A Brief Look Into The World Of Environmental Art

In this article, we are going to take a brief look into the world of Environmental Art from both contemporary and historical artists.

Menashe Kadishman

-Cracked Earth 1973-1979
Environmental Art

Cracked Earth 1973-4 Menashe Kadishman born 1932 Presented by Rose and Chris Prater through the Institute of Contemporary Prints 1975

Menashe was a late 20th-century Israeli sculptor and painter. In his early years, he worked as a shepherd. This experience with nature had a significant impact on his later work. So much so that painting portraits of sheep became his trademark. However, he did create a diverse range of work during this period. One of the most profound collections from the artist would be the ‘Cracked Earth’ series.

Environmental Art

Cracked Earth B 1979 Menashe Kadishman born 1932 Presented by Rose and Chris Prater 1979

This series reflects our ever increasing impact on the earth. As most works of art, the subject is usually left open to interpretation. At the risk of sounding pretentious, I view this as a foreshadowing of a not so distant dystopia. Suggesting when all the world’s resources have been drained, the earth will be left hollow and lifeless. I also regard this as a call to action as we progress through to the 21st century.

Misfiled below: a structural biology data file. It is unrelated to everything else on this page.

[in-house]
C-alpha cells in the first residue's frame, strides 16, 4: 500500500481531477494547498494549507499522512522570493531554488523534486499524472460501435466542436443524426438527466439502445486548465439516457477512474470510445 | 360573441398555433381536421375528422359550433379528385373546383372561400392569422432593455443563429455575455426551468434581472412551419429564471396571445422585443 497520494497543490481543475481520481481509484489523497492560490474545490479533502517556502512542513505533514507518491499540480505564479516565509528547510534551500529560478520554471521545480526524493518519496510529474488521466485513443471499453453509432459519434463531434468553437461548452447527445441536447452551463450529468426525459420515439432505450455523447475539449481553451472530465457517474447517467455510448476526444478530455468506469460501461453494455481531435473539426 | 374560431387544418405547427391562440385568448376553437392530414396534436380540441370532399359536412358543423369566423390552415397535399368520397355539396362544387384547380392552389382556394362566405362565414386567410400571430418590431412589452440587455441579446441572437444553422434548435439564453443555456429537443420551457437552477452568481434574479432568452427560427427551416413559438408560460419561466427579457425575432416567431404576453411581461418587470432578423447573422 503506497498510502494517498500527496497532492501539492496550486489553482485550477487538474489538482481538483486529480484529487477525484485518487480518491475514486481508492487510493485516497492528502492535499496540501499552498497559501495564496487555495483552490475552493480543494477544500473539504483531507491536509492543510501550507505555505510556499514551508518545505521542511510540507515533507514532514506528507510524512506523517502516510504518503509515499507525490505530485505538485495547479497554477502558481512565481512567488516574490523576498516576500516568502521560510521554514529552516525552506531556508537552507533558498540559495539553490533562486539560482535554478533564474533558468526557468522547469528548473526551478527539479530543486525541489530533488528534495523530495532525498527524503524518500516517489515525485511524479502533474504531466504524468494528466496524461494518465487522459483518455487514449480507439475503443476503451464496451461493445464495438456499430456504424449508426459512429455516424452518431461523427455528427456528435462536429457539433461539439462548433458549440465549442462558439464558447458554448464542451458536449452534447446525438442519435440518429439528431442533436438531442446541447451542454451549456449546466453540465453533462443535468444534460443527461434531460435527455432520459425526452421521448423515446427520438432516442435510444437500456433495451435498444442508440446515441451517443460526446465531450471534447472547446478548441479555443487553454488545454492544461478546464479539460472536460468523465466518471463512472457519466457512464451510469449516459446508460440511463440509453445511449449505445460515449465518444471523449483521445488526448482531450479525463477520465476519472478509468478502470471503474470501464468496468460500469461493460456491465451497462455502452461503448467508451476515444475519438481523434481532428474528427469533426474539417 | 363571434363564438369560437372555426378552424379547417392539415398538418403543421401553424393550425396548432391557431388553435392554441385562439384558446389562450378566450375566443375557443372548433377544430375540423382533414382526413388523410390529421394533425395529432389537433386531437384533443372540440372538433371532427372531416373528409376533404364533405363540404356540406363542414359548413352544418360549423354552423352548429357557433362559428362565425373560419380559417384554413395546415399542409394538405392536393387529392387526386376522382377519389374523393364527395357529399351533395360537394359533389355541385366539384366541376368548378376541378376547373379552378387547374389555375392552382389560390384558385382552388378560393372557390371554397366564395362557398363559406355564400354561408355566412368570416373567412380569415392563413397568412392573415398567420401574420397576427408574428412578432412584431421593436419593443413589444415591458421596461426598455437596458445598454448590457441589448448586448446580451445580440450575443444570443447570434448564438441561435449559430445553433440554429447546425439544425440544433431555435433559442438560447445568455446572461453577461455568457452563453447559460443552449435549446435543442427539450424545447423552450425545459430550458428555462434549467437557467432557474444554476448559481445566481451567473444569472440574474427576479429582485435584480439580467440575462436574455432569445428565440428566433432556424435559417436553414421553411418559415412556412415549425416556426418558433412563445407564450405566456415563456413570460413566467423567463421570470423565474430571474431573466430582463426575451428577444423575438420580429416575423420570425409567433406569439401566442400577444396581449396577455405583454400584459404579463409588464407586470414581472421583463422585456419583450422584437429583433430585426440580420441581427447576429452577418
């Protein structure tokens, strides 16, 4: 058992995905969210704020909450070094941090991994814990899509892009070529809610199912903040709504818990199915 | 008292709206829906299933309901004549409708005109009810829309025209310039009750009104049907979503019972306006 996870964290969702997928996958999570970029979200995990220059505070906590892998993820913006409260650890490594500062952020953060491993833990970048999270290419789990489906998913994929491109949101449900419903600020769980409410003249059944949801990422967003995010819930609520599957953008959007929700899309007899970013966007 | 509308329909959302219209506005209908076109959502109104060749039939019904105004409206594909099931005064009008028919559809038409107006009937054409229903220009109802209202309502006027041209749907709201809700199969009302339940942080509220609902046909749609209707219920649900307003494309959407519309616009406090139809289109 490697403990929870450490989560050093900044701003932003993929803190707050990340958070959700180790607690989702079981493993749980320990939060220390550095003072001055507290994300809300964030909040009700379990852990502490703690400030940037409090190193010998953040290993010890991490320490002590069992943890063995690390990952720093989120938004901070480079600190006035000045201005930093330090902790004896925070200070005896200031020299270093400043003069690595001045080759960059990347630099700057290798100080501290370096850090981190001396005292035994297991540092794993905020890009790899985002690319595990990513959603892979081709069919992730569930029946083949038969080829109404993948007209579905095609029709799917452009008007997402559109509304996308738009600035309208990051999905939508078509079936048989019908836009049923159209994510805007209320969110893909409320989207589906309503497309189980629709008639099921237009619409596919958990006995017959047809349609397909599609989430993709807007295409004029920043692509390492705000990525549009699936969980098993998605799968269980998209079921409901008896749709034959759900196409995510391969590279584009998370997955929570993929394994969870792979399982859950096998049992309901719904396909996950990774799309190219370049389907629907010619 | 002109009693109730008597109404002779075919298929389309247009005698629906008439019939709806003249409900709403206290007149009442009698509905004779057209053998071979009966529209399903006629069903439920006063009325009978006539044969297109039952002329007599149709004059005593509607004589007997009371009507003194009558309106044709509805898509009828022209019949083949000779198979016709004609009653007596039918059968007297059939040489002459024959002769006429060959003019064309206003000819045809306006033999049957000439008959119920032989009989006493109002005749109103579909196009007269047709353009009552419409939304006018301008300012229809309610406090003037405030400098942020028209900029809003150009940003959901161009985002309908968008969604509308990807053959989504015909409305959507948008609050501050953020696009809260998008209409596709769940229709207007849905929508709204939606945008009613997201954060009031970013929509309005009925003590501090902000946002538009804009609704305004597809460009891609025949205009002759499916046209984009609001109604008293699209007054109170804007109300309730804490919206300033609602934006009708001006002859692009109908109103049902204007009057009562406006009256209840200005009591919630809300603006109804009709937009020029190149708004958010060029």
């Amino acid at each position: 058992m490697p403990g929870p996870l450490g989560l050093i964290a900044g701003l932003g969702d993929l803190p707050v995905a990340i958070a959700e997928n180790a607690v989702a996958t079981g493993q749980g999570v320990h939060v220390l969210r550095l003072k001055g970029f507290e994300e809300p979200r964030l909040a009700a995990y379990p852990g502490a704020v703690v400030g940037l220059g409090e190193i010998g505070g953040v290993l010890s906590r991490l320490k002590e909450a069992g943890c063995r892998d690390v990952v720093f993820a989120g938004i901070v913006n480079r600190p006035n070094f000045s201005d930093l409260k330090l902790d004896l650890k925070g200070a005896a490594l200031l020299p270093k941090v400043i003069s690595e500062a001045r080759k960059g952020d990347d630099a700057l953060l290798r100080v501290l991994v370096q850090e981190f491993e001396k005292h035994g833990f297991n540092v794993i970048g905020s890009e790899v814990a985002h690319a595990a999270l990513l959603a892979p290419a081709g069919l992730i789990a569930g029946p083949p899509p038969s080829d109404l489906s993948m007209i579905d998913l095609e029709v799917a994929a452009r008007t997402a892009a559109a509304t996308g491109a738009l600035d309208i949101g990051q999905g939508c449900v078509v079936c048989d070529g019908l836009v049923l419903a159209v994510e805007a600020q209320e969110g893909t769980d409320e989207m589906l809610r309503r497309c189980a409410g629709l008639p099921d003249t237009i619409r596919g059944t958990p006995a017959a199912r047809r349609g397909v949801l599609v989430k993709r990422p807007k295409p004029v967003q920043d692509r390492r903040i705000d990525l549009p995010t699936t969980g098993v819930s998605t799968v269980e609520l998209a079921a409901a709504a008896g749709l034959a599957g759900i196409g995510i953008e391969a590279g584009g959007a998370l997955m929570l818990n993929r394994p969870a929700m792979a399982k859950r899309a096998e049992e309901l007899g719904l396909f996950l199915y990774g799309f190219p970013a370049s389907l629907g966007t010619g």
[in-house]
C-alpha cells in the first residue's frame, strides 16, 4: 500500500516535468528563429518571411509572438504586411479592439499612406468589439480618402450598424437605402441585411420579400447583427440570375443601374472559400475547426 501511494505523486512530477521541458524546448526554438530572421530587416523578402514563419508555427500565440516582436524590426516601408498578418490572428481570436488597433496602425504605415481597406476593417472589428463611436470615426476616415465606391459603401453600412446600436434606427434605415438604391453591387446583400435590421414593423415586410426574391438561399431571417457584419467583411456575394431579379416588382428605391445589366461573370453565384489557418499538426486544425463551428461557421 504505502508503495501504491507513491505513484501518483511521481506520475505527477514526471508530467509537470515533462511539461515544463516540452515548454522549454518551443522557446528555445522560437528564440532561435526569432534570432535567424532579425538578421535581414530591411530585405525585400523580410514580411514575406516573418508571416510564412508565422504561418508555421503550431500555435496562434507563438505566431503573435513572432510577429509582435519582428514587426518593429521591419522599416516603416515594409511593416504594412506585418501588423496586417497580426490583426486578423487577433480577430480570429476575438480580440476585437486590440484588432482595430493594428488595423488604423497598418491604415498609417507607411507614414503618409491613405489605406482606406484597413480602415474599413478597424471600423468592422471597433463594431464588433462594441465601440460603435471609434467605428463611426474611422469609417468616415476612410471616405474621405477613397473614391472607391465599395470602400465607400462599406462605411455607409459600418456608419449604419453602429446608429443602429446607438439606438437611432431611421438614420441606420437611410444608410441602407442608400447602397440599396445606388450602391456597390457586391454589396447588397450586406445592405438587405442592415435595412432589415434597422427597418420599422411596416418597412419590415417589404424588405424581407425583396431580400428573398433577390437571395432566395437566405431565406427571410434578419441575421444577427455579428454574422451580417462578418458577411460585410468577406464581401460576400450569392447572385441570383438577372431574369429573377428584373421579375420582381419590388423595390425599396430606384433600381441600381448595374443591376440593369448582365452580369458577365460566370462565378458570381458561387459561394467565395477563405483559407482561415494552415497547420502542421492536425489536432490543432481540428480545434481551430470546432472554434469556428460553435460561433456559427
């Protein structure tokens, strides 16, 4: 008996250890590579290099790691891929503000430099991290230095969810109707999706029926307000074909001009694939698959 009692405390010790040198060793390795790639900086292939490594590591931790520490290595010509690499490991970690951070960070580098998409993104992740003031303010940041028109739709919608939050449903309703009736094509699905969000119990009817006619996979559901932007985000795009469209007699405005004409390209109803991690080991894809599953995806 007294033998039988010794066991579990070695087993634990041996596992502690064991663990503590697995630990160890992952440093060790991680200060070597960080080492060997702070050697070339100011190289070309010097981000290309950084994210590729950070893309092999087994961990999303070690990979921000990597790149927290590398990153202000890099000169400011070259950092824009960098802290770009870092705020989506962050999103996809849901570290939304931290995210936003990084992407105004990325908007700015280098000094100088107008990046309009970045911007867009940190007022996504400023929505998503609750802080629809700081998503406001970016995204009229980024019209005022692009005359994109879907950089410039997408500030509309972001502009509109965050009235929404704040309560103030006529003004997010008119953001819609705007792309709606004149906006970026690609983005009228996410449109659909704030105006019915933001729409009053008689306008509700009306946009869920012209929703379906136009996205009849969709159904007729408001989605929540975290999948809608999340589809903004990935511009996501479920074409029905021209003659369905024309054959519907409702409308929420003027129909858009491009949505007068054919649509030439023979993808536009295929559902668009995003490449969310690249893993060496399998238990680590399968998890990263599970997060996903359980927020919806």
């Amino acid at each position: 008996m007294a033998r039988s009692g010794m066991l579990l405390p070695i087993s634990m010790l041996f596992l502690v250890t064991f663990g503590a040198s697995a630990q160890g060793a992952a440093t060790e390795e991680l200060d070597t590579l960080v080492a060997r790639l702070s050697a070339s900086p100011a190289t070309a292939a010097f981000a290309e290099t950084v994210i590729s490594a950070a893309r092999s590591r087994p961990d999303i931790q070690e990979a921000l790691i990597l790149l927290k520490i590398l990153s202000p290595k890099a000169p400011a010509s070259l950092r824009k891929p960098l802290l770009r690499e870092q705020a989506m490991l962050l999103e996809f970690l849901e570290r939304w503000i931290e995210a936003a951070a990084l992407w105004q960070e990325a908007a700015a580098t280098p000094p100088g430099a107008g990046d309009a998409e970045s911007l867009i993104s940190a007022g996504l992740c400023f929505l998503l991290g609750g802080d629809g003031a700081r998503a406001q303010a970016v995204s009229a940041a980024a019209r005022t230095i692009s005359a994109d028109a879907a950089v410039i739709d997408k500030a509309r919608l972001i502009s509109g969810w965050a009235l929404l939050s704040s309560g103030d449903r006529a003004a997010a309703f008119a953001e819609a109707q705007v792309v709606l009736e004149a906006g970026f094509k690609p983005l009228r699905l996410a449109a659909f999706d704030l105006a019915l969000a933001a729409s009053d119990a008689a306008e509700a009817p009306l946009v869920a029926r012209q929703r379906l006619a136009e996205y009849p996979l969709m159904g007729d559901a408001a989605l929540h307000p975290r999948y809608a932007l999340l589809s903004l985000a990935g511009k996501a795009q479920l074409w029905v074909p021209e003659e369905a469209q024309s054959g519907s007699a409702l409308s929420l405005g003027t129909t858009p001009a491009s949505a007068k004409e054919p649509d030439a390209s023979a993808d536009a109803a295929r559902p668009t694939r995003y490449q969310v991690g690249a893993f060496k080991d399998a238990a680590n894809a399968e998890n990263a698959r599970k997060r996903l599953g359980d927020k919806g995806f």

Andy Goldsworthy

Andy Goldsworthy is probably one of the more well known environmental artists. He created physical sculptures using natural materials such as leaves, rocks, twigs, grass and pretty much anything that grows from the ground.

He often creates intricate patterns and textures which hold a strong visual aesthetic. By outlining certain shapes, he is able to create a series of hypnotic, symmetrical masterpieces.

 

 

Environmental Art

Goldsworthy mention’s how photography is a crucial part of his process “Each work grows, stays, decays – integral parts of a cycle which the photograph shows at its heights, marking the moment when the work is most alive. There is an intensity about a work at its peak that I hope is expressed in the image. Process and decay are implicit.”

It could be argued that Andy is just as much a photographer as he is a sculpture, depicting an interesting take on photography’s place in the art world. By combining these mediums, he has consequently been able to create a unique body of work.

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Written by EarthFlo